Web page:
• 37. Gibson, Lydiate Hall, 249; 'no preacher.' Kenyon MSS. (Hist. MSS. Com.), 13.
  • 38. Commonw. Ch. Surv. (Rec. Soc. Lancs. and Ches.), 81.
  • 39. Plund. Mins. Accts. (Rec. Soc. Lancs. and Ches.), ii, 169, 178, 211; Croxteth D. P. iv, 2.
  • 40. Gastrell, Notitia Cestr. (Chet. Soc.), ii, 229. The rector of Walton paid £22 10s. 'No dwelling house but an old bay of building, never inhabited, in which a school is kept for children.' The curate also had a payment of £5 10s. from the town stock; forty years previously this payment had been £9 10s.
  • 41. Terriers of 1686 and 1733 are printed in Trans. Hist. Soc. vi, 49. One parcel was called Chadcroft and another Priest's Croft. An addition to the stipend was granted by Queen Anne's bounty in 1768.
  • 42. Will proved at Chester, 1607.
  • 43. Visit. List.
  • 44. Commonw. Ch. Surv. 81. He had just resigned in 1650 and the cure was vacant.
  • 45. Plund. Mins. Accts. ii, 135.
  • 46. Said to have been expelled in 1662.
  • 47. Will proved at Chester, 1678.
  • 48. Probably the same who was in 1688 made curate of Liverpool and West Derby. His name is signed on the first terrier.
  • 49. Not in the Visit. list of 1691, when there was apparently no curate assisting the rector and vicar.
  • 50. From this time there are preserved licences of curates in the Dioc. Reg. Chester.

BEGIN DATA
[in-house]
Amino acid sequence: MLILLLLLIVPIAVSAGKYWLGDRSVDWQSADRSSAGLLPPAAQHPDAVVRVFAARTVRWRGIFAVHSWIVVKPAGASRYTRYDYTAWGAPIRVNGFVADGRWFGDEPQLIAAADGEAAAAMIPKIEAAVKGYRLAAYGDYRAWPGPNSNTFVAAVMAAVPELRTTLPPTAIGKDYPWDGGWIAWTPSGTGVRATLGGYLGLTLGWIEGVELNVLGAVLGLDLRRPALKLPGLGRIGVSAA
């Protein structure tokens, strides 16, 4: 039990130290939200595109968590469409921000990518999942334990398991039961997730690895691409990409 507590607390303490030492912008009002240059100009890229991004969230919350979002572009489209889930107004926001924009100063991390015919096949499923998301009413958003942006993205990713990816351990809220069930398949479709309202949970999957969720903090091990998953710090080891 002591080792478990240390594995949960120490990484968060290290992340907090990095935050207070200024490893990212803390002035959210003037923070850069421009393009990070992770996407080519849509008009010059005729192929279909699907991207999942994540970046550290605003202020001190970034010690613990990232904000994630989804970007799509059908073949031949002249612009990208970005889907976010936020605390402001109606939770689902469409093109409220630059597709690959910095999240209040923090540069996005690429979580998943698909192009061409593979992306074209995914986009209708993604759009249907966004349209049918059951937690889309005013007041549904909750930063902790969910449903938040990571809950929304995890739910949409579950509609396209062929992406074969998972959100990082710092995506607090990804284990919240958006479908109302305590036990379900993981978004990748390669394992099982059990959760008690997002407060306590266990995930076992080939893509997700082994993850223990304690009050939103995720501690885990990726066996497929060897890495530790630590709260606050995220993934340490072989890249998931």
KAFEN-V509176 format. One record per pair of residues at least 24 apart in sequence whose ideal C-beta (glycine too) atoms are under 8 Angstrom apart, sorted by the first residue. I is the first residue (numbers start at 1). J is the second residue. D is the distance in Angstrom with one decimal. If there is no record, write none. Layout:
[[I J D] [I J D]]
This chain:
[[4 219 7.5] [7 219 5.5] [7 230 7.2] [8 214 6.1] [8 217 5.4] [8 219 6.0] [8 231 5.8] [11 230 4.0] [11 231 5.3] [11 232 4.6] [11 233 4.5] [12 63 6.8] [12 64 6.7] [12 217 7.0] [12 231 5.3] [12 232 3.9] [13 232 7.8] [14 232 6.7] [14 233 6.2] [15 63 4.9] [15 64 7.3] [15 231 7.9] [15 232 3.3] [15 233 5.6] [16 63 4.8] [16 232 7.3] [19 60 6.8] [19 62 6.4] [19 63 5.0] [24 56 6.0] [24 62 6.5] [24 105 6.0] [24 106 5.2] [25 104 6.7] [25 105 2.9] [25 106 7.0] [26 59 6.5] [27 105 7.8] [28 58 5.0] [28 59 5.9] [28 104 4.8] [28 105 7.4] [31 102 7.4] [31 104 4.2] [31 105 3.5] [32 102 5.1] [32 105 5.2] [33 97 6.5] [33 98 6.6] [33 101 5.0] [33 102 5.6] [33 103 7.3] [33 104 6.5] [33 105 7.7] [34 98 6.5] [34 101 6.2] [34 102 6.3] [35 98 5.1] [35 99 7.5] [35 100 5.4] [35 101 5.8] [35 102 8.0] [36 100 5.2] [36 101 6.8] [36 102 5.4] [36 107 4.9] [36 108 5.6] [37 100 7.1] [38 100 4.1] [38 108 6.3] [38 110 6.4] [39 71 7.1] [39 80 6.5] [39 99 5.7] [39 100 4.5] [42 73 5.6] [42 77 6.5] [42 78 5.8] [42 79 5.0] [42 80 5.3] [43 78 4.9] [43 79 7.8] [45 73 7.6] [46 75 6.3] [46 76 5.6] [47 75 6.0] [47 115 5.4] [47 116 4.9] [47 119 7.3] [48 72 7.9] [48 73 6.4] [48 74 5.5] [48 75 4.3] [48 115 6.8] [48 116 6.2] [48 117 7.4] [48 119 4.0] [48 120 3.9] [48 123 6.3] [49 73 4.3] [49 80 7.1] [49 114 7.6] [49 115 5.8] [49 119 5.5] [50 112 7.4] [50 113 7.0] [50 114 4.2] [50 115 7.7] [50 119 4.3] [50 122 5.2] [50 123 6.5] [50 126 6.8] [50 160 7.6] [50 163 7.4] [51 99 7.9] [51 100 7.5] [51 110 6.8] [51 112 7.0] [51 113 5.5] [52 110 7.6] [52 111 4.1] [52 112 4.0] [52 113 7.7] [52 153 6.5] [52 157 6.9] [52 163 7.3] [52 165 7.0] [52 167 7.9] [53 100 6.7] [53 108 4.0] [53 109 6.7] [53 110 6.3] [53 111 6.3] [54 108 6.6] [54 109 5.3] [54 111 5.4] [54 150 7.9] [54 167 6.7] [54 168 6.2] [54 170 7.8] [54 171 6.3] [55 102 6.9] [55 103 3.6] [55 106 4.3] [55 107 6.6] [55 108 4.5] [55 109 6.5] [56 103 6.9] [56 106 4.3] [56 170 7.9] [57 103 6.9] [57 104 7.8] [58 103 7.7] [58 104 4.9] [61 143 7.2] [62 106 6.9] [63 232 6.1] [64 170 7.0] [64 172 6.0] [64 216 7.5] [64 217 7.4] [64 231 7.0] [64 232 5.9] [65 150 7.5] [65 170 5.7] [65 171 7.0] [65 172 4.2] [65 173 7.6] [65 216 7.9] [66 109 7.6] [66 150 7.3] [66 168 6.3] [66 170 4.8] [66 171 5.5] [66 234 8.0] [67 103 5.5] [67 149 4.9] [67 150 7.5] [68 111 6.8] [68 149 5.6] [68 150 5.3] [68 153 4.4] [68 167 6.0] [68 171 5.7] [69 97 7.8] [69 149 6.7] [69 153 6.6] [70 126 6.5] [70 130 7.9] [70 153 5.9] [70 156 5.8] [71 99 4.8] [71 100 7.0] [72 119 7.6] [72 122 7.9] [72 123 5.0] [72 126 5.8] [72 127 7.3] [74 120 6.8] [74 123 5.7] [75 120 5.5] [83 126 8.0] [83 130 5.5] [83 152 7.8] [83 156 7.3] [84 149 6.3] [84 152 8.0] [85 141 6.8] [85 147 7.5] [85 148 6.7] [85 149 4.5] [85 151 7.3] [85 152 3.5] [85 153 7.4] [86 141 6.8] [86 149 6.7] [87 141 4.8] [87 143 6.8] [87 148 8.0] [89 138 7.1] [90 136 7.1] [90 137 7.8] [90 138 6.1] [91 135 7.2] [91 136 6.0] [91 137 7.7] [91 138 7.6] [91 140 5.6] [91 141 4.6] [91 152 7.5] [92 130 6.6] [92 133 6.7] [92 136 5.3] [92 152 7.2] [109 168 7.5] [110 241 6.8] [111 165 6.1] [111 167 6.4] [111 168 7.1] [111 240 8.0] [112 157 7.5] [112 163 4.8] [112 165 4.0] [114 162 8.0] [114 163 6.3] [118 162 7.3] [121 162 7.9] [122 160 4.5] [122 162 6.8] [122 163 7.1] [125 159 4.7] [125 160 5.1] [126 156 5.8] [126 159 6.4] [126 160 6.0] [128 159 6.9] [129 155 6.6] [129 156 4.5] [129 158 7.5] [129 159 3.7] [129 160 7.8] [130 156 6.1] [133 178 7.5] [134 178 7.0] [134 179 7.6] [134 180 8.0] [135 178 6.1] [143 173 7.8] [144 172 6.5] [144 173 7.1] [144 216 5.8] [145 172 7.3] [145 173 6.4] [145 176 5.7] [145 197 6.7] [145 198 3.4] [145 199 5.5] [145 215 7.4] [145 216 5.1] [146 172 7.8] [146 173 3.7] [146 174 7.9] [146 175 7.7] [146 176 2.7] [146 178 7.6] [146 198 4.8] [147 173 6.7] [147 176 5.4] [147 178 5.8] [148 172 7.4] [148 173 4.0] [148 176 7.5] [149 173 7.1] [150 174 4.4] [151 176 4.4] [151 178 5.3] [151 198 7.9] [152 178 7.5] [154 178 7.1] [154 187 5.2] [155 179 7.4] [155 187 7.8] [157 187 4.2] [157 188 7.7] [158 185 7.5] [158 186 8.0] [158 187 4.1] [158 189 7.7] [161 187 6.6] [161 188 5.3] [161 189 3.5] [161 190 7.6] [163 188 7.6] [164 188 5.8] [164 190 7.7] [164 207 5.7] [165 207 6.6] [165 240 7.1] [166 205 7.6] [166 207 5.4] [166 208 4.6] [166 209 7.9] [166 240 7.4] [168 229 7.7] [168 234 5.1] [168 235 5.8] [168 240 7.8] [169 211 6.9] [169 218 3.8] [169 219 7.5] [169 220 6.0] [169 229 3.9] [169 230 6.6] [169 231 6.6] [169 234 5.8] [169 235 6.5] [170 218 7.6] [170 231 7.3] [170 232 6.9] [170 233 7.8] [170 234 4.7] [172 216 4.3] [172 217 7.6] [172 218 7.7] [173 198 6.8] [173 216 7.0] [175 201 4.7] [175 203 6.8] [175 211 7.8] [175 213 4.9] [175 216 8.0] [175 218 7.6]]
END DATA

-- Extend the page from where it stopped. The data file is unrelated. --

• 51. The curacy was 'vacant by the insufficiency and removal of Mr. Becket.' William Mount was buried at St. Nicholas's, Liverpool, 1765. He built the parsonage house, gave communion plate, and left money for the poor.
  • 52. Buried at Kirkby. He invented a gold balance, &fsc.
  • 53. Grandson of Robert Gill of Hale, proprietor of the Dungeon Salt Works.
  • 54. Buried at Kirkby, 1852; aged about ninety-five. An account of him will be found in Trans. Hist. Soc. vi, 52.
  • 55. Rector of Wolsingham, Durham, 1877; died, 1885.
  • 56. Sometime coadjutor bishop of Newfoundland.
  • 57. Vicar of Pemberton, 1874–81.
  • 58. End. Char. Rep. 1903.
  • 59. Liverpool Cath. Annual. There are some traces of a regular mission for this township and the adjoining Fazakerley in the eighteenth century and early part of the nineteenth; see Gibson, Lydiate Hall, 290.